By Tim Knight
I was in Los Angeles for the second weekend in a row, and I did something I do, on average, about one time every five years: walk into a McDonald’s. When I did, I saw something unusual:
Hmmm, what’s this? A gigantic iPad? Let’s take a less oblique look:
Yep. I don’t have to talk to a human. All I do is create my own order. It’s all very familiar to anyone who has ever bought anything online. You load a cart with stuff, pay for it by swiping your card, and wait for your number to appear on the big screen.
I mean, let’s face it, the role of a cashier is just to take the words that come out of your mouth and punch those instructions into the keyboard (and, more often than not, actually get the order right). There’s no value added. Indeed, using this giant kiosk thing, I enjoyed it a lot more than I would staring up at a menu and mouthing my order to the cashier, because it was really apparent to me what all the options and choices were.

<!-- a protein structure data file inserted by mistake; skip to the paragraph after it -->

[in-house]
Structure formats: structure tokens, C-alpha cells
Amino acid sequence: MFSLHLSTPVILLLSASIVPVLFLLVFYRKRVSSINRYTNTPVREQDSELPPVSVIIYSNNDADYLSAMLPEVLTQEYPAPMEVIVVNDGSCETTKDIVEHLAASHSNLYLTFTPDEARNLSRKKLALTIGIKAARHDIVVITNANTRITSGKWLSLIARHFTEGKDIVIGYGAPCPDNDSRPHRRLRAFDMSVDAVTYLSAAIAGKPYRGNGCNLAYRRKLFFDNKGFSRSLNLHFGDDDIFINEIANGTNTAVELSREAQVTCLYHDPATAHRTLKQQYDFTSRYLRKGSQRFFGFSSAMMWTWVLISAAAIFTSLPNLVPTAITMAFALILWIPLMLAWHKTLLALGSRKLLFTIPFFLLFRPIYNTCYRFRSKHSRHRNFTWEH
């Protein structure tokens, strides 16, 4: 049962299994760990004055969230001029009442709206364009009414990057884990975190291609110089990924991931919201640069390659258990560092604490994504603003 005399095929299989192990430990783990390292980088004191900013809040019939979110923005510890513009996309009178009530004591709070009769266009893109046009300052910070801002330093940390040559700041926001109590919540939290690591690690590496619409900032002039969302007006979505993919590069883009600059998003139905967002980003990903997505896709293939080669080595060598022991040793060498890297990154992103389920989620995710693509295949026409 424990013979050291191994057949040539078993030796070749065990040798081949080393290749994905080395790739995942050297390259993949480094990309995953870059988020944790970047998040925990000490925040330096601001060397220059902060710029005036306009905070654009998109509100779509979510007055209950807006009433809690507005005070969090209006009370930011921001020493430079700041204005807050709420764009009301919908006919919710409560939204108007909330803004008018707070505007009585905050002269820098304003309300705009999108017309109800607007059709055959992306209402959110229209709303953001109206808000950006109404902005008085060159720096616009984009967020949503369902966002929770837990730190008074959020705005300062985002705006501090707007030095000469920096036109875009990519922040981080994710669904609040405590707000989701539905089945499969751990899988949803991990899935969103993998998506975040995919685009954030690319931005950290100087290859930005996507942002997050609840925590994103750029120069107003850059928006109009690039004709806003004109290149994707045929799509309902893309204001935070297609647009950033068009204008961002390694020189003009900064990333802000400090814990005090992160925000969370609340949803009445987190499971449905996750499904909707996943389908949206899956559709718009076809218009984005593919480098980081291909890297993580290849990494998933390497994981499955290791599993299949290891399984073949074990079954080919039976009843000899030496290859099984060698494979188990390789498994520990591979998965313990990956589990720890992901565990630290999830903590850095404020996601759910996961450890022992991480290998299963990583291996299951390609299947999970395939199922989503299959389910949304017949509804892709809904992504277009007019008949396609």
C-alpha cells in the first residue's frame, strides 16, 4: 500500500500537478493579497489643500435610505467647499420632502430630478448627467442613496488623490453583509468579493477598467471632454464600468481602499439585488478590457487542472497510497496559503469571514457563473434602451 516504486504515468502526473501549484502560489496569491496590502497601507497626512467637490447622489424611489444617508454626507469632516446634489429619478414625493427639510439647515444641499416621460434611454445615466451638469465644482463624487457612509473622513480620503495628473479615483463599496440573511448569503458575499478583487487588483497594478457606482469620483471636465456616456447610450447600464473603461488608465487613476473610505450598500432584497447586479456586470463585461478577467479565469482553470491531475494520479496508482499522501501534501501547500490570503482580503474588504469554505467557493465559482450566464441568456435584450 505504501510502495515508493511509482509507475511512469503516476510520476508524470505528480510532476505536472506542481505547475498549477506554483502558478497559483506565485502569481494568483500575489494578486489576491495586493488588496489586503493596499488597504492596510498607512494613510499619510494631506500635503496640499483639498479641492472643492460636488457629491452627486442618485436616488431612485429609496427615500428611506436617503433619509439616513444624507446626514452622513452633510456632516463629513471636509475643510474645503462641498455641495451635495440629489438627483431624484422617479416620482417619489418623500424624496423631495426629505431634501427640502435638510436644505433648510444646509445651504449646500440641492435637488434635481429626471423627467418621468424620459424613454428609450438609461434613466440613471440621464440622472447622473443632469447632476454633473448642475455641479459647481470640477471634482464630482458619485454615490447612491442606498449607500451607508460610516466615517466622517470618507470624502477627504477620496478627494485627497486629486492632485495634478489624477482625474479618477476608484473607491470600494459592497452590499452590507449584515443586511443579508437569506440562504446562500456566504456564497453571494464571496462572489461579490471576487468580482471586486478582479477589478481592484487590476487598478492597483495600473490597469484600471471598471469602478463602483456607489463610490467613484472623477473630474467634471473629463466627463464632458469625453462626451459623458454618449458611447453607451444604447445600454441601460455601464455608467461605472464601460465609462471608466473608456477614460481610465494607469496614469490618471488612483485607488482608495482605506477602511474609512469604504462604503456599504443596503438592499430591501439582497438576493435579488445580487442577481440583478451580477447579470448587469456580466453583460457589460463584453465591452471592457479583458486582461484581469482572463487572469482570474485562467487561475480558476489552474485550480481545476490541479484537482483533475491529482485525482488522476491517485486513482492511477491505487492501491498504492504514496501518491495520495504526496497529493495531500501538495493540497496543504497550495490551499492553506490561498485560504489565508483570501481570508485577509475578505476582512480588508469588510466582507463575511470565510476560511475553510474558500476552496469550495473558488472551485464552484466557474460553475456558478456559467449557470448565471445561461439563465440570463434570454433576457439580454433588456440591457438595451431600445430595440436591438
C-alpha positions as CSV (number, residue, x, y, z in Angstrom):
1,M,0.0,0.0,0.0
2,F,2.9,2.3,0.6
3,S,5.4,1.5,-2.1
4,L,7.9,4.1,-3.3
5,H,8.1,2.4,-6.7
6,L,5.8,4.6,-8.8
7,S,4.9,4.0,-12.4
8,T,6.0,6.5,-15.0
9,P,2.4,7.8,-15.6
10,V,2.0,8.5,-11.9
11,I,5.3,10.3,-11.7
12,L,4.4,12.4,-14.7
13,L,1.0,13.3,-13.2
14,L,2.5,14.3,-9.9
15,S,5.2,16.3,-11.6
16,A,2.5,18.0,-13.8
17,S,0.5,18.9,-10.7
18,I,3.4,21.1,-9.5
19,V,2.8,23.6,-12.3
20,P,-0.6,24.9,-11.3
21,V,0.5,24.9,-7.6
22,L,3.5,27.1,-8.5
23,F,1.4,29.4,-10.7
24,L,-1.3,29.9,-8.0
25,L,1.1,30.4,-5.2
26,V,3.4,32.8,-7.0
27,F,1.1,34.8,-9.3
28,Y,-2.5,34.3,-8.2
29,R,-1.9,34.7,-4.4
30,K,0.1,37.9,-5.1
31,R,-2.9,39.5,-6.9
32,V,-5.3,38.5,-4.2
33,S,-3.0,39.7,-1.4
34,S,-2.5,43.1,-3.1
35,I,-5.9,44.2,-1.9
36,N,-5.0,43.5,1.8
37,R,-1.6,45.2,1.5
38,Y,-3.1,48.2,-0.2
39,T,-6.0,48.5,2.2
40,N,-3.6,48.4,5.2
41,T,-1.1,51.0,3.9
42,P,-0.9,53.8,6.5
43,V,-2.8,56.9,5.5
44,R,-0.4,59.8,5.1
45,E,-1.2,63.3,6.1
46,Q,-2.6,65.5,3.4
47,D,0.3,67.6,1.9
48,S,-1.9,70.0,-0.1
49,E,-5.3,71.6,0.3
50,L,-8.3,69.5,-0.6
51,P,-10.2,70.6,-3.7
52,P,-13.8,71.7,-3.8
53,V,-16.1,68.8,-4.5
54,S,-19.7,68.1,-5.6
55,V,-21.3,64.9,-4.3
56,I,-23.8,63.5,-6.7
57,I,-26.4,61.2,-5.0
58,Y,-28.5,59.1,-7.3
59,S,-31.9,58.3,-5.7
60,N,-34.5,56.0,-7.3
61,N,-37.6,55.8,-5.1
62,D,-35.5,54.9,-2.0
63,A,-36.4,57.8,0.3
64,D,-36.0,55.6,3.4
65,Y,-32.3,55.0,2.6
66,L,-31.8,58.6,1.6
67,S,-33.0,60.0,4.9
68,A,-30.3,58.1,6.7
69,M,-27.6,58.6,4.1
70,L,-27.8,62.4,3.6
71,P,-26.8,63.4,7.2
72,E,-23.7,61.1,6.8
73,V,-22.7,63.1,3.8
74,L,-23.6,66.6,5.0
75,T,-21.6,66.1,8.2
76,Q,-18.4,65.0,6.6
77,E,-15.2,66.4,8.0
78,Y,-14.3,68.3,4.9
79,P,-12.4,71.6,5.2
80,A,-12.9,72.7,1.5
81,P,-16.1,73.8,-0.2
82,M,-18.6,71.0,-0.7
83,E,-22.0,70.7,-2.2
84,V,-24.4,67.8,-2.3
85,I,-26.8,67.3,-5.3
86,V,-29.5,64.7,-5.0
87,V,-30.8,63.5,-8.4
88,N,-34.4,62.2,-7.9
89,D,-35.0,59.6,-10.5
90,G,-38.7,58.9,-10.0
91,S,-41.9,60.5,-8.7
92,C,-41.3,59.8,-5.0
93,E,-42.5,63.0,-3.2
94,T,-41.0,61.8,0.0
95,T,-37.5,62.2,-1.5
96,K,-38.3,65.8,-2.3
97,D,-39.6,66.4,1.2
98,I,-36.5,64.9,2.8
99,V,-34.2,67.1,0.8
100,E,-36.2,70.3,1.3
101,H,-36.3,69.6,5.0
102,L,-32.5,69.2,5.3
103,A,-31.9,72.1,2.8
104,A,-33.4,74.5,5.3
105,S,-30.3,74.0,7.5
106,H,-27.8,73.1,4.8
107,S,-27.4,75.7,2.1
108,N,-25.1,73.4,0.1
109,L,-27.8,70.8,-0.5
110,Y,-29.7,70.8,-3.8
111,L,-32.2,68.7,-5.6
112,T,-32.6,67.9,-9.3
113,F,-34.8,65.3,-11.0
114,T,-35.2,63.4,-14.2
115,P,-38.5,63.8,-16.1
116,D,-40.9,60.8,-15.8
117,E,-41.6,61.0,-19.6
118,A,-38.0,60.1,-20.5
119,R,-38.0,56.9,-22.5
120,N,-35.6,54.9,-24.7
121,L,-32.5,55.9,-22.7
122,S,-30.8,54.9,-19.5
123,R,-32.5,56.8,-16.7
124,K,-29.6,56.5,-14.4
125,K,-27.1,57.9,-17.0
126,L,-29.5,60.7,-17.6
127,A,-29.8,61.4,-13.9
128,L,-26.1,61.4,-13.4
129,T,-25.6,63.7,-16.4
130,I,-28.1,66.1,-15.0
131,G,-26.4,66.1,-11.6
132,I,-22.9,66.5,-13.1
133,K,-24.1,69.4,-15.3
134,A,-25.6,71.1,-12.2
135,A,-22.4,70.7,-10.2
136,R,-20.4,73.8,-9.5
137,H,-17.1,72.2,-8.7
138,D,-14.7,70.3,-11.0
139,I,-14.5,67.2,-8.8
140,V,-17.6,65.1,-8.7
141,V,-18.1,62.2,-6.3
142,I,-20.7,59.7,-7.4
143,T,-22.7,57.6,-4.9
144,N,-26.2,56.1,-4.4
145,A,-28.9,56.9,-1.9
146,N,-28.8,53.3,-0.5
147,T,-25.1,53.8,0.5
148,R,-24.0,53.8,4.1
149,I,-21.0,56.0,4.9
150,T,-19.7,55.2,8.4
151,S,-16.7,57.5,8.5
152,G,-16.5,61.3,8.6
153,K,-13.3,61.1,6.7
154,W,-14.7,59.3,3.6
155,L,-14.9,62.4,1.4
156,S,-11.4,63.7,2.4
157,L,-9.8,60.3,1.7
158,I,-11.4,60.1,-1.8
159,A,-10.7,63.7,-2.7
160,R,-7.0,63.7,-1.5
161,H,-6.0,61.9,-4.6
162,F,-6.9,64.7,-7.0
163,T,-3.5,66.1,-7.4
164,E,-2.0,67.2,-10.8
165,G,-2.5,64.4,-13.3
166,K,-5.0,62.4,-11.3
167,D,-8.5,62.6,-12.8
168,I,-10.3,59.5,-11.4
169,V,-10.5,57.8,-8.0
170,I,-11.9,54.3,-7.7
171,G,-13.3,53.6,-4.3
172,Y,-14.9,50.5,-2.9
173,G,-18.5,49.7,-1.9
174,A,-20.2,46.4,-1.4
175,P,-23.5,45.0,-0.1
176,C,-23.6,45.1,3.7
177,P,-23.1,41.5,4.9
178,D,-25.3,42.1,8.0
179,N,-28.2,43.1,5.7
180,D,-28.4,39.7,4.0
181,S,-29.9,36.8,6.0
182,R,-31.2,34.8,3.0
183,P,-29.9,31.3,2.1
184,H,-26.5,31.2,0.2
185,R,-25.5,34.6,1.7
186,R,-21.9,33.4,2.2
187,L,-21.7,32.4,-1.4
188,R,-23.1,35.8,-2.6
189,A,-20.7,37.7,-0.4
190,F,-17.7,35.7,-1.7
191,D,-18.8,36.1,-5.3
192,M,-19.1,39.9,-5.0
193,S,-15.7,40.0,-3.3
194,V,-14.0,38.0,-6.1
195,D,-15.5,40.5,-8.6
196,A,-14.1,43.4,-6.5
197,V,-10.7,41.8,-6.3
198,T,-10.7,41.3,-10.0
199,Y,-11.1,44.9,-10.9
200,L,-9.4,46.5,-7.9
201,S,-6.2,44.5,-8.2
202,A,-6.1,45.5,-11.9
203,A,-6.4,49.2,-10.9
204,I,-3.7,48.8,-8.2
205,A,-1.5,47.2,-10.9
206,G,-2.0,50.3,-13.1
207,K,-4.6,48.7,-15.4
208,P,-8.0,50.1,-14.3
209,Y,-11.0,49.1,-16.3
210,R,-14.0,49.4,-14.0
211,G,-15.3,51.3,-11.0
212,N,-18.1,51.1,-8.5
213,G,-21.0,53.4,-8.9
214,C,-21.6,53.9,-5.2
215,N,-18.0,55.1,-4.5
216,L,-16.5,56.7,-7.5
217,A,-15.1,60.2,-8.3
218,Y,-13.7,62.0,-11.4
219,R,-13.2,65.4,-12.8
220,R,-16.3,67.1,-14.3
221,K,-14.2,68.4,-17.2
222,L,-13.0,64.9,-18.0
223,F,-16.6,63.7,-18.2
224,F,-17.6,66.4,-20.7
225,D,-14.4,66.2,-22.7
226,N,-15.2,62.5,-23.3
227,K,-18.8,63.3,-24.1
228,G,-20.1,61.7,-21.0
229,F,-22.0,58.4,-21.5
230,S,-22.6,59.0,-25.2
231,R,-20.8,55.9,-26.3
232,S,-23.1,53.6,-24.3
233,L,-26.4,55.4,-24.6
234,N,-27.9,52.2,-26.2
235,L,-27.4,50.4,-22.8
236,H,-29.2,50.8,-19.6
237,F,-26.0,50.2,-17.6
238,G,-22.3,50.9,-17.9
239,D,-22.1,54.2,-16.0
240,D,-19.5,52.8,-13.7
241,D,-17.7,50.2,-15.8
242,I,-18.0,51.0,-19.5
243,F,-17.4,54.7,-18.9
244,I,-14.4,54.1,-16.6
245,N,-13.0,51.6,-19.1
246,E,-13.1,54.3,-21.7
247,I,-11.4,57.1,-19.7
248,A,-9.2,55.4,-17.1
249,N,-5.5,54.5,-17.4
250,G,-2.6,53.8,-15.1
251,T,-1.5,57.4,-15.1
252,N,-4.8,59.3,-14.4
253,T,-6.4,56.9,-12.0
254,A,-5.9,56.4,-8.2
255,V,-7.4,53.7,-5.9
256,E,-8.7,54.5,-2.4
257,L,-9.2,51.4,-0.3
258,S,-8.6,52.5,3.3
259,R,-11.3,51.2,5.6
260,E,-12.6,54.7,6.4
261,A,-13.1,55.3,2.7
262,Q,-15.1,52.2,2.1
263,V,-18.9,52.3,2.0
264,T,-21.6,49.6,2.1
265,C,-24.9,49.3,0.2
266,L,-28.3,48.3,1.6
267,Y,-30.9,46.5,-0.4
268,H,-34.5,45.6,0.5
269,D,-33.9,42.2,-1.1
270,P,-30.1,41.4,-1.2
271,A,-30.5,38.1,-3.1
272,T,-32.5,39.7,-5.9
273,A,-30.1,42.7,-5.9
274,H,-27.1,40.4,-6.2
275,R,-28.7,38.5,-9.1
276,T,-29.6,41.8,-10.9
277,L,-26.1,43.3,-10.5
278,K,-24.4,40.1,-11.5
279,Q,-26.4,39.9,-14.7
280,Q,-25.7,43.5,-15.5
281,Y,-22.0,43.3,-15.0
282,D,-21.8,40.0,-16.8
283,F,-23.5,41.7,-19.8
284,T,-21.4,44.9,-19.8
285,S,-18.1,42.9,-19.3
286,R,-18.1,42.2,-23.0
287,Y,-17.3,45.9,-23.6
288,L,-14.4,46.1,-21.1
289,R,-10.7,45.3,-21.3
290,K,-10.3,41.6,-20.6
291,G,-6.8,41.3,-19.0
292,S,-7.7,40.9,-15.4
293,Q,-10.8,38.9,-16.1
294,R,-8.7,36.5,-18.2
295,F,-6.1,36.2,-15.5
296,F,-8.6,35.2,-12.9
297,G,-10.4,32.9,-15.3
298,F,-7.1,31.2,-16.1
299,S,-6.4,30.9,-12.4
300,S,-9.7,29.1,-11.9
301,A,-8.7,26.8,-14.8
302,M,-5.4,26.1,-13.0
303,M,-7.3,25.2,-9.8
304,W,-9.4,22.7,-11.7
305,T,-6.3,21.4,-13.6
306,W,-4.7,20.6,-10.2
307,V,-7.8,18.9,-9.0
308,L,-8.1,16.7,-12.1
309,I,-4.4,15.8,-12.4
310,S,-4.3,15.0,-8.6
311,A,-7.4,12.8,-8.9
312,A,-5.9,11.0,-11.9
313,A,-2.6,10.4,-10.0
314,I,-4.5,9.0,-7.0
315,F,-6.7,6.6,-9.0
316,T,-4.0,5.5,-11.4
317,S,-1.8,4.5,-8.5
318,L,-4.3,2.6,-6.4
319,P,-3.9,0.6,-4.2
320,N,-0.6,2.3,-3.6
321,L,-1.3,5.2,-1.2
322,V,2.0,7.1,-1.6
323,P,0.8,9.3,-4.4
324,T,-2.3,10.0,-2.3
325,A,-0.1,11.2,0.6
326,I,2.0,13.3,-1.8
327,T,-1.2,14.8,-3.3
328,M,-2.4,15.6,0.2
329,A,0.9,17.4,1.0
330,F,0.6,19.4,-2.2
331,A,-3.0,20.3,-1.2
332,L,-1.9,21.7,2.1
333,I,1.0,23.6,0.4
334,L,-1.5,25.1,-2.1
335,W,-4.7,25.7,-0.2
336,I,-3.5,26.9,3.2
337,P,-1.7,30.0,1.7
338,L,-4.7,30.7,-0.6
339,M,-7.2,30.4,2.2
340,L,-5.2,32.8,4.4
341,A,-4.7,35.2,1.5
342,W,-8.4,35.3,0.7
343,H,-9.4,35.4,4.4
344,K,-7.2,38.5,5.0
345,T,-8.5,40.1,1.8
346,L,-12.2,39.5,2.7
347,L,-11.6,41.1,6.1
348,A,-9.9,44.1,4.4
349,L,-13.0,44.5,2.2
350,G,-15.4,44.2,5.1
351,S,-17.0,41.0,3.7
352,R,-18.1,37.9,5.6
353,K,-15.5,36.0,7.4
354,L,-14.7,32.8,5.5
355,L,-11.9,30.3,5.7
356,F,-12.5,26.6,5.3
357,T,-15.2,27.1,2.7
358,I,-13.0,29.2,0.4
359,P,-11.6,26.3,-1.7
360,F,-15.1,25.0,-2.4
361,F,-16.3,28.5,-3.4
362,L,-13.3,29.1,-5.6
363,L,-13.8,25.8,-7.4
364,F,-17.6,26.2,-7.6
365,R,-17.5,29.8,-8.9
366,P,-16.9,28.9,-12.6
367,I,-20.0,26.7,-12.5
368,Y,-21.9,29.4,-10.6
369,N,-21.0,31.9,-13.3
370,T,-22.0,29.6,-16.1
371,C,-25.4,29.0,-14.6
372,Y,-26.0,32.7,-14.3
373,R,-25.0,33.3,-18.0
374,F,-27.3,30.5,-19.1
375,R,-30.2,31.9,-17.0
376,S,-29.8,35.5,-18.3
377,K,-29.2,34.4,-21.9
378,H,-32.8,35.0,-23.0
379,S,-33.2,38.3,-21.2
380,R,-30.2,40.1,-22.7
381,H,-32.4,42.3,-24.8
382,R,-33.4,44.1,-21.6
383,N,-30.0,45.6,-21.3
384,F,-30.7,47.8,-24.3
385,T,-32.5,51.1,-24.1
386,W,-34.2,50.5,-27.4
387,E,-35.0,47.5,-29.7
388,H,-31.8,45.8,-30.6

For instance, I got the chicken strips, and it showed me the dozen different sauces available. I didn’t have to ask some poor cashier what the sauces were and have her recite every goddamned one. I could just glance at the screen. Brilliant!
To McDonald’s, of course, this is a money saver. Even as cheaply as they pay them, a cashier (here in California at least) probably runs say, about $30,000 per year or more. I bet these kiosks cost a whole hell of a lot less than that.
Of course, the title of this post isn’t quite right, because there are still humans assembling the food. With other technologies like Flippy the Robot coming along, I suspect those employees will eventually be shown the door as well.